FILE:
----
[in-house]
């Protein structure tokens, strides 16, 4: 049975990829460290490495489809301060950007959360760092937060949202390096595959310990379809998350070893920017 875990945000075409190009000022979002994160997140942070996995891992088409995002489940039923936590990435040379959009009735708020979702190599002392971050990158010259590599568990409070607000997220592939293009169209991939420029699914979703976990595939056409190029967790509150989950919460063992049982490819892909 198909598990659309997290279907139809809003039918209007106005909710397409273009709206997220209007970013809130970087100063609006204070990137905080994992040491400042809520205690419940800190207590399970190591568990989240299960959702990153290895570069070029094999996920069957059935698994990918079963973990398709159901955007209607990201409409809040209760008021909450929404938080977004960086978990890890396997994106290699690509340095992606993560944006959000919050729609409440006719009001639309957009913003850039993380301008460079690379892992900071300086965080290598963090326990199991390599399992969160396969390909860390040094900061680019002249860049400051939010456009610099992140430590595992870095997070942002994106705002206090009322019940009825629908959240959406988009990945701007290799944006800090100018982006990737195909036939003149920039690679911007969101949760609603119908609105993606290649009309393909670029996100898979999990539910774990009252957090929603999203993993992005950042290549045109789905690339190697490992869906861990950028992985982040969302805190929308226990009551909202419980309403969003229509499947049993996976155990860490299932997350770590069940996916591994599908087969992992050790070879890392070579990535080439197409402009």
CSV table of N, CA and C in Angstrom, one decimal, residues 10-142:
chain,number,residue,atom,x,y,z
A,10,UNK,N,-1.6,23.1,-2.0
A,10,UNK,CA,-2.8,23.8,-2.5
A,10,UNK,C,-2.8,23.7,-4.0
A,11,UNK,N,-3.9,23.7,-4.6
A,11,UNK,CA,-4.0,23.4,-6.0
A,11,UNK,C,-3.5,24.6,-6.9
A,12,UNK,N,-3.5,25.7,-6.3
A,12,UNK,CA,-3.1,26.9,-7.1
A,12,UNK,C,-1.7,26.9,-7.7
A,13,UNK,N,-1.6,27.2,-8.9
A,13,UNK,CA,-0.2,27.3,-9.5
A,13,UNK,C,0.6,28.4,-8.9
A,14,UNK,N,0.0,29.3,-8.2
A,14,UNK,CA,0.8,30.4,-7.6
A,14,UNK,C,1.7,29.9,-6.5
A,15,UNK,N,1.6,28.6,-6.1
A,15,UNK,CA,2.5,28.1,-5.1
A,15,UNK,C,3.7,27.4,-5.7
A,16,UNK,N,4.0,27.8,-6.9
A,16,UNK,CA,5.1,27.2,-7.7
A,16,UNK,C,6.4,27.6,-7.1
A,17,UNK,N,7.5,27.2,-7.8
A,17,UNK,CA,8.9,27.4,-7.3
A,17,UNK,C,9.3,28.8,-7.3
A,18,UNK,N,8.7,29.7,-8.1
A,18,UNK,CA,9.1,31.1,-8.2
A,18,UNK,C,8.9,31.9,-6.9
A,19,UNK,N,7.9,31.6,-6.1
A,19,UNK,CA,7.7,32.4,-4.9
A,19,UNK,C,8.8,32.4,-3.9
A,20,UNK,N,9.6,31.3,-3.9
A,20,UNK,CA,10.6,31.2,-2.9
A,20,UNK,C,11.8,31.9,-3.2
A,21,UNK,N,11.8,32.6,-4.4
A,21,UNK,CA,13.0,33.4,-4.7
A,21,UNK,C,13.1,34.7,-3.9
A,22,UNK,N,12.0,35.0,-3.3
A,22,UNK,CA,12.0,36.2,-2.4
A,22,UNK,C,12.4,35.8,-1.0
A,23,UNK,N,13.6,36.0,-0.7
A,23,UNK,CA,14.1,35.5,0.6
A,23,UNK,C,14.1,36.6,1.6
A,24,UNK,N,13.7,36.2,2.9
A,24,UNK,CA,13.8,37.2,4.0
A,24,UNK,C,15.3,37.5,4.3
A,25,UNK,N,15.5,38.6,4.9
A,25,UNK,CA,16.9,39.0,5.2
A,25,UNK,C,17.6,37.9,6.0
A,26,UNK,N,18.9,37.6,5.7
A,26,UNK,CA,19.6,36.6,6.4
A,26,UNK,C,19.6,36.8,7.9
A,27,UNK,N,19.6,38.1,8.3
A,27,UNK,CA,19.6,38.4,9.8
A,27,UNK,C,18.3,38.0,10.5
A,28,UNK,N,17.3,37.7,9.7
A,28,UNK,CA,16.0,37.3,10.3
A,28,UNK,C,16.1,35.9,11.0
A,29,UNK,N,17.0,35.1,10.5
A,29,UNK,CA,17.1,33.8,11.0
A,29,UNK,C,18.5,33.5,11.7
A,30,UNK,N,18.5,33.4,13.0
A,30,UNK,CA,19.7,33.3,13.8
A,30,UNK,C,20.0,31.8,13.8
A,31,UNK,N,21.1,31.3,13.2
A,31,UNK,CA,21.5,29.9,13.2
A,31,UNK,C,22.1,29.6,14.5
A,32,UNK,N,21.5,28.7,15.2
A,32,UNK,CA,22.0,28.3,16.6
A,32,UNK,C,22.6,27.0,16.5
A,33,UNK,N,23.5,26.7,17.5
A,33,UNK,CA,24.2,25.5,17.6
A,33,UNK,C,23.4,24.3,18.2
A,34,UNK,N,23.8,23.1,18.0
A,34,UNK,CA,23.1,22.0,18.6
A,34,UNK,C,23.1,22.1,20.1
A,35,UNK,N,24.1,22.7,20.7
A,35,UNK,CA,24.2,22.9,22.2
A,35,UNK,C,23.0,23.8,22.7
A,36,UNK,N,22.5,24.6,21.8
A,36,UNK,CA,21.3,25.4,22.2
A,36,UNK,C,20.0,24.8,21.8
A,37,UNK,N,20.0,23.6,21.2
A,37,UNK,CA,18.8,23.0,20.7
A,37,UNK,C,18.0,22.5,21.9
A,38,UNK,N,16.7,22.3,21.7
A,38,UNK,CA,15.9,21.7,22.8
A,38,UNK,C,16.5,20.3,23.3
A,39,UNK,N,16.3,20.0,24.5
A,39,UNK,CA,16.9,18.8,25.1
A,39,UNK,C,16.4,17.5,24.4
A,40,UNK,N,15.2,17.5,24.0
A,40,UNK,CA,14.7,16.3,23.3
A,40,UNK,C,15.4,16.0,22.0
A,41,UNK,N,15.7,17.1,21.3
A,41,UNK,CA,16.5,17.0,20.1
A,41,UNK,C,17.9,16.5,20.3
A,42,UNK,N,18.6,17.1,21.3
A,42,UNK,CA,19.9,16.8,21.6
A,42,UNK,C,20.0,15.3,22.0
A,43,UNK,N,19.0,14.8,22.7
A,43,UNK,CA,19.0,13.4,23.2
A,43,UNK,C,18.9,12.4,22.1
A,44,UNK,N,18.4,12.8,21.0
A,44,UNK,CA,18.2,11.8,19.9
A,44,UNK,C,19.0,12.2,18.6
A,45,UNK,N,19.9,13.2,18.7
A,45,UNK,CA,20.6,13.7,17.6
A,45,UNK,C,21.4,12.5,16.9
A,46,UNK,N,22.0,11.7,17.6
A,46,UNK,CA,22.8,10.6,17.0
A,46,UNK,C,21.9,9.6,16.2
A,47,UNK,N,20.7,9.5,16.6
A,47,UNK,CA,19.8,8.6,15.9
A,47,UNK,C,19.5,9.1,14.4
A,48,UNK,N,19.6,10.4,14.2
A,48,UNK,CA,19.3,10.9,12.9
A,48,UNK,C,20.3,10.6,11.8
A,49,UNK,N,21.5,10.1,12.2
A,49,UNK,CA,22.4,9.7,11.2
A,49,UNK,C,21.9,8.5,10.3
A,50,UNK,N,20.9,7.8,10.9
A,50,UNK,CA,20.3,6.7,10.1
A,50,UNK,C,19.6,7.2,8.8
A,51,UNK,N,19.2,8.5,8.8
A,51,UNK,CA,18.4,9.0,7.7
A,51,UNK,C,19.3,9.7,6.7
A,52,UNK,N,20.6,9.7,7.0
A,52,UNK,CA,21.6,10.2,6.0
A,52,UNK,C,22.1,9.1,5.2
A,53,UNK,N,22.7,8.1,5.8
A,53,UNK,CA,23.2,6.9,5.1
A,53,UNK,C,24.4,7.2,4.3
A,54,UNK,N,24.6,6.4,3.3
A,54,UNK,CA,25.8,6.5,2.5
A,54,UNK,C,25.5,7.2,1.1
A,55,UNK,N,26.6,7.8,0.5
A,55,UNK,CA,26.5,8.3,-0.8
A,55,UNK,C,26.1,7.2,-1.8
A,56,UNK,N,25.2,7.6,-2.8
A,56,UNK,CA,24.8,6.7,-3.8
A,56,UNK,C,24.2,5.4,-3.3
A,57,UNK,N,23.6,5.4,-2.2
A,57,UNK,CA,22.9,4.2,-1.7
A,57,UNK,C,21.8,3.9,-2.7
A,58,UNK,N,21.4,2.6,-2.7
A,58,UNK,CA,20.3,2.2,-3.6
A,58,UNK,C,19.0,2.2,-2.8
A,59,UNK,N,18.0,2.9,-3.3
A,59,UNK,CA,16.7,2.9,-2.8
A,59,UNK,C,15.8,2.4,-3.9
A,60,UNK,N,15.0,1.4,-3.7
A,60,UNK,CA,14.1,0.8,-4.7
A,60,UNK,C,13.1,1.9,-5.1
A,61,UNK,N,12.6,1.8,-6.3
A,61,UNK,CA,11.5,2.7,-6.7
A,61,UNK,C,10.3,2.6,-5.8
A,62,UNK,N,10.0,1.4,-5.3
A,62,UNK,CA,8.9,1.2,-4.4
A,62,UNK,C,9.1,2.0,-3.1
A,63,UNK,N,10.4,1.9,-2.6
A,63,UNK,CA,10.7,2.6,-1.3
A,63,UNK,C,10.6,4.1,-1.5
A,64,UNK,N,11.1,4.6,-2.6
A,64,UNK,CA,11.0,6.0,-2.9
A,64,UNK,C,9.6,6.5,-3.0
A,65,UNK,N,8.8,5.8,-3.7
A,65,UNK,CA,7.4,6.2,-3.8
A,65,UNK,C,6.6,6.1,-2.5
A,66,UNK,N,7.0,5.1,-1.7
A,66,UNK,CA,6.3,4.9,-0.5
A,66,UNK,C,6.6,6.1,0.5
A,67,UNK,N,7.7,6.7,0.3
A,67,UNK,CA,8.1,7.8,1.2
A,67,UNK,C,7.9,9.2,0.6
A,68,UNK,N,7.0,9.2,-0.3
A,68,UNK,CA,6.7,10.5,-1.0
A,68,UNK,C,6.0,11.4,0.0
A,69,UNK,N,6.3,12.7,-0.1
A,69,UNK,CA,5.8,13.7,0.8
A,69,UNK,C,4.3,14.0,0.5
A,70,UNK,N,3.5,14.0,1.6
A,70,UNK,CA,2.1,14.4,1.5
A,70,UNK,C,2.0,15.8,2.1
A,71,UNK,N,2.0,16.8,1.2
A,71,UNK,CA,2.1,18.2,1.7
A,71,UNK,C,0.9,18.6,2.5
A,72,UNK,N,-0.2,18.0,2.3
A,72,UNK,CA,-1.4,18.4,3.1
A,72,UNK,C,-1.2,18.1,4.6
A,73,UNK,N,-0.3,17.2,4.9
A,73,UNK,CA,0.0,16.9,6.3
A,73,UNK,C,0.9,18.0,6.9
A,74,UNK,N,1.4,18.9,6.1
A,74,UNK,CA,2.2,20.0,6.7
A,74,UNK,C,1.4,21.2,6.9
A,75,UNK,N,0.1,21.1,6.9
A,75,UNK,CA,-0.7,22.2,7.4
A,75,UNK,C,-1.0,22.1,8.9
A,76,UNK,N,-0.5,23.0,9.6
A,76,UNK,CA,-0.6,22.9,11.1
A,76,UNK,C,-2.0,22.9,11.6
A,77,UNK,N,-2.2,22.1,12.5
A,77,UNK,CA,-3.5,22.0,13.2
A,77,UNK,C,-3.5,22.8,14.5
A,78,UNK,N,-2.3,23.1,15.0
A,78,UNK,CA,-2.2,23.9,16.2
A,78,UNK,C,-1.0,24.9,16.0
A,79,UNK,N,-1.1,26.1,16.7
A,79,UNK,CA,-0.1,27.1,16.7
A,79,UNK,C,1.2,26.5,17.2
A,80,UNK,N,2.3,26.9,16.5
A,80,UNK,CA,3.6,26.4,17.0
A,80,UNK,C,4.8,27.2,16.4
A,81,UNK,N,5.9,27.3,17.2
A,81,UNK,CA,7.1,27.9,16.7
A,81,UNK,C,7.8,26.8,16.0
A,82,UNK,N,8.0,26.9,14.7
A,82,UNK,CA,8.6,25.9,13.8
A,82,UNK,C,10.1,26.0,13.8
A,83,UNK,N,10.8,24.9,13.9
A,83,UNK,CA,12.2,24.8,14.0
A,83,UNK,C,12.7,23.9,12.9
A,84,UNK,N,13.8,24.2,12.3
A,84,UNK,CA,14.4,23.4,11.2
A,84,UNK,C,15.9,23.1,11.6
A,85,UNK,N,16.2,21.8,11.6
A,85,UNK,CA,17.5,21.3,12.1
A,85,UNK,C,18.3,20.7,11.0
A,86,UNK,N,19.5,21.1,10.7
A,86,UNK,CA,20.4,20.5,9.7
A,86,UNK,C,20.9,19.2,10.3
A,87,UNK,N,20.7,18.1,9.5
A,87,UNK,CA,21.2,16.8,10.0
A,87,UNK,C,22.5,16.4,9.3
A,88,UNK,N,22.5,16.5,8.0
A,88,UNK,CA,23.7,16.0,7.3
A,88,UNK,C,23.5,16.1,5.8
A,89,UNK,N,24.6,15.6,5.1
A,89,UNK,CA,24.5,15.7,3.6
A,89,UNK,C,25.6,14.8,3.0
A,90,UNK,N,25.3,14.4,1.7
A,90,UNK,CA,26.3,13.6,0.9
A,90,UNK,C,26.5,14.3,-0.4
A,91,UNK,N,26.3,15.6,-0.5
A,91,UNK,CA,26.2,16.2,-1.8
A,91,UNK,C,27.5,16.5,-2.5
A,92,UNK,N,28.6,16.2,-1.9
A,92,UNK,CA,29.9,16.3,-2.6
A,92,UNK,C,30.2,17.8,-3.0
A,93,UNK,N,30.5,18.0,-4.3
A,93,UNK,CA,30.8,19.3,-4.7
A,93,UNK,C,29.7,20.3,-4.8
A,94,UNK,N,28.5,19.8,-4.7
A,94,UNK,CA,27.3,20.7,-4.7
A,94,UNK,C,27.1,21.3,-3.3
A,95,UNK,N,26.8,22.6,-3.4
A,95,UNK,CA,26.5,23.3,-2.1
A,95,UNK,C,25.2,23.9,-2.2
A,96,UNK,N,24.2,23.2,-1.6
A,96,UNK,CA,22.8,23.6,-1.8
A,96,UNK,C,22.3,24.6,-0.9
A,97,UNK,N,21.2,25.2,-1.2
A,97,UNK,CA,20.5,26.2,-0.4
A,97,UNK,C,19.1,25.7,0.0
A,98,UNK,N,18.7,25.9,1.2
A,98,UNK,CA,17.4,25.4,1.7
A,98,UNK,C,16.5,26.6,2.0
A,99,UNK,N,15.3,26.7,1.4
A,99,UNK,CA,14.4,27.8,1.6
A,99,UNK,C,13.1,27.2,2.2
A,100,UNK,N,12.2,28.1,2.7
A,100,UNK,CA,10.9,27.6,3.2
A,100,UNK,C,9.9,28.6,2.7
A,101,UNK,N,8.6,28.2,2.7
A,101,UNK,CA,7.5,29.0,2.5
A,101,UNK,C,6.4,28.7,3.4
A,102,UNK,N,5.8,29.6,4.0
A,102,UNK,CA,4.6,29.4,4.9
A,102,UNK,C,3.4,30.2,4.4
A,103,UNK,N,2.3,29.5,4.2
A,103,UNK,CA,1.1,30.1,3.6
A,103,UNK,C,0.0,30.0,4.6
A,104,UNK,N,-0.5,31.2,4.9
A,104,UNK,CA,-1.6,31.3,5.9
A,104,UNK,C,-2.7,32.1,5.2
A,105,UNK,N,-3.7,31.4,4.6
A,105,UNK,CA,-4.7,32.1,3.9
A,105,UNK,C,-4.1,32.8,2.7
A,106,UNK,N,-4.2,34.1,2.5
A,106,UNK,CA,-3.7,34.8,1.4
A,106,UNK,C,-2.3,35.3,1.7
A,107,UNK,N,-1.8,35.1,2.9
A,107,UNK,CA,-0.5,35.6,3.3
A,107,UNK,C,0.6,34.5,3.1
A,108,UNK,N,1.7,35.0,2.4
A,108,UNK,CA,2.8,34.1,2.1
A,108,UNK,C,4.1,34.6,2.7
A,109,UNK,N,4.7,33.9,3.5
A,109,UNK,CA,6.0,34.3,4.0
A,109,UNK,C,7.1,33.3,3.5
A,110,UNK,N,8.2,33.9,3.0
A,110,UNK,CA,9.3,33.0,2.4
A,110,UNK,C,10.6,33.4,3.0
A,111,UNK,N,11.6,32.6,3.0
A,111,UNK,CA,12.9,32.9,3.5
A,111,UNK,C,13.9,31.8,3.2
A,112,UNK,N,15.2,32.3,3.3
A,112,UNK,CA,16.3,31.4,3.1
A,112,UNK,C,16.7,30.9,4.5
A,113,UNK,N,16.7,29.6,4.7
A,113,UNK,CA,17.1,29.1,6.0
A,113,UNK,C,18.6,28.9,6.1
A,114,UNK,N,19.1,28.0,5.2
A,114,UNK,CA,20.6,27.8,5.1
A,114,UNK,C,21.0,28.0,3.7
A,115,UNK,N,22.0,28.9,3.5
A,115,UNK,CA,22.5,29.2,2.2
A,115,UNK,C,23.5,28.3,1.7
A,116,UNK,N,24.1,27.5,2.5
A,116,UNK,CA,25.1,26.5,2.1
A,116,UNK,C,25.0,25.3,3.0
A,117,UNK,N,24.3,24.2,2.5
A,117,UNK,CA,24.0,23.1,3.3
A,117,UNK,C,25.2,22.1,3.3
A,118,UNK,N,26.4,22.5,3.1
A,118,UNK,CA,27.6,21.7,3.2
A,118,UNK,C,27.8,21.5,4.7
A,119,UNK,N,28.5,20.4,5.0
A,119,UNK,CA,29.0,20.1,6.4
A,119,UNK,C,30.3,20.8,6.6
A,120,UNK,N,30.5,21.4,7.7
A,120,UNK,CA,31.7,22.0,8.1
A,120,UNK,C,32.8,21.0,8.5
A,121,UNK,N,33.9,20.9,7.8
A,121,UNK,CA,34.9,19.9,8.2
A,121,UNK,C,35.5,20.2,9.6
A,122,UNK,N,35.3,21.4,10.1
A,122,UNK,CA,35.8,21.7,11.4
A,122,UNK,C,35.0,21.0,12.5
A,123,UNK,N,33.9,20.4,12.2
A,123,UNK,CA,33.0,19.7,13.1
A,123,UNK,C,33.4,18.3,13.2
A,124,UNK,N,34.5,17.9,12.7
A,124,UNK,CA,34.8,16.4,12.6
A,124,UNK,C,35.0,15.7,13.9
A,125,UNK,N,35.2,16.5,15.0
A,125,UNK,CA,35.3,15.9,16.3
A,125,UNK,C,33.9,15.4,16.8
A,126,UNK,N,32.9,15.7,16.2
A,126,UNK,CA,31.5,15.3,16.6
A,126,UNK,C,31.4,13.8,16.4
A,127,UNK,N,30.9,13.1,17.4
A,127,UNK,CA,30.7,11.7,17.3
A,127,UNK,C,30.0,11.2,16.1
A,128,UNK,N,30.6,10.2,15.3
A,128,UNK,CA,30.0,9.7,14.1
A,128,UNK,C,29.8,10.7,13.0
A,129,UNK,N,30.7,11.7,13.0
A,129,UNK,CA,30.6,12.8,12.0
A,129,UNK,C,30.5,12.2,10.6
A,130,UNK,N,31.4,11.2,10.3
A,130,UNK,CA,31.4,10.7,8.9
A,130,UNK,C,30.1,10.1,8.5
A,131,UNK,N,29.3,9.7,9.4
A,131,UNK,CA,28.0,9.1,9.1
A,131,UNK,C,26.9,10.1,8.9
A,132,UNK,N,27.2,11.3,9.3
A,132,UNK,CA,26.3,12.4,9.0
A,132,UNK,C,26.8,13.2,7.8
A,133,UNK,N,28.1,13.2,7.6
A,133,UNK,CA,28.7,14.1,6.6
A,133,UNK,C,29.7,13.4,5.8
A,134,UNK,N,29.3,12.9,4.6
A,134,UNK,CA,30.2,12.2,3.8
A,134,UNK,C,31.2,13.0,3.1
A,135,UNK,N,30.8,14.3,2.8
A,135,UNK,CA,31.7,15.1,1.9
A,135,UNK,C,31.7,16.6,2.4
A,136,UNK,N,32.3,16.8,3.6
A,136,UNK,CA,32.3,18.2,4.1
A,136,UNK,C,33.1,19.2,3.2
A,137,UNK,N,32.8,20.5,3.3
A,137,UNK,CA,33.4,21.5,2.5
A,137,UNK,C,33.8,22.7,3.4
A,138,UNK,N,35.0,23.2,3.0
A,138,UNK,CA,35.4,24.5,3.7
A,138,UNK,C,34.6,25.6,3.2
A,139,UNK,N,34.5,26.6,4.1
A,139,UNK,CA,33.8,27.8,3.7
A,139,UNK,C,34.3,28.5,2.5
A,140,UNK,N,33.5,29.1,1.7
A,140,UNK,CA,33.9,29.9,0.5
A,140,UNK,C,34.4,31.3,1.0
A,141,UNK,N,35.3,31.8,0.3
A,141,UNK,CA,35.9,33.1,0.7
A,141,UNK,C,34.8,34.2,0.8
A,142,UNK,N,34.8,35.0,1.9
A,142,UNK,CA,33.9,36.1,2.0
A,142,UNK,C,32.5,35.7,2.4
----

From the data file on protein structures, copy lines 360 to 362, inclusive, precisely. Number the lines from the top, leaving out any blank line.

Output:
A,128,UNK,CA,30.0,9.7,14.1
A,128,UNK,C,29.8,10.7,13.0
A,129,UNK,N,30.7,11.7,13.0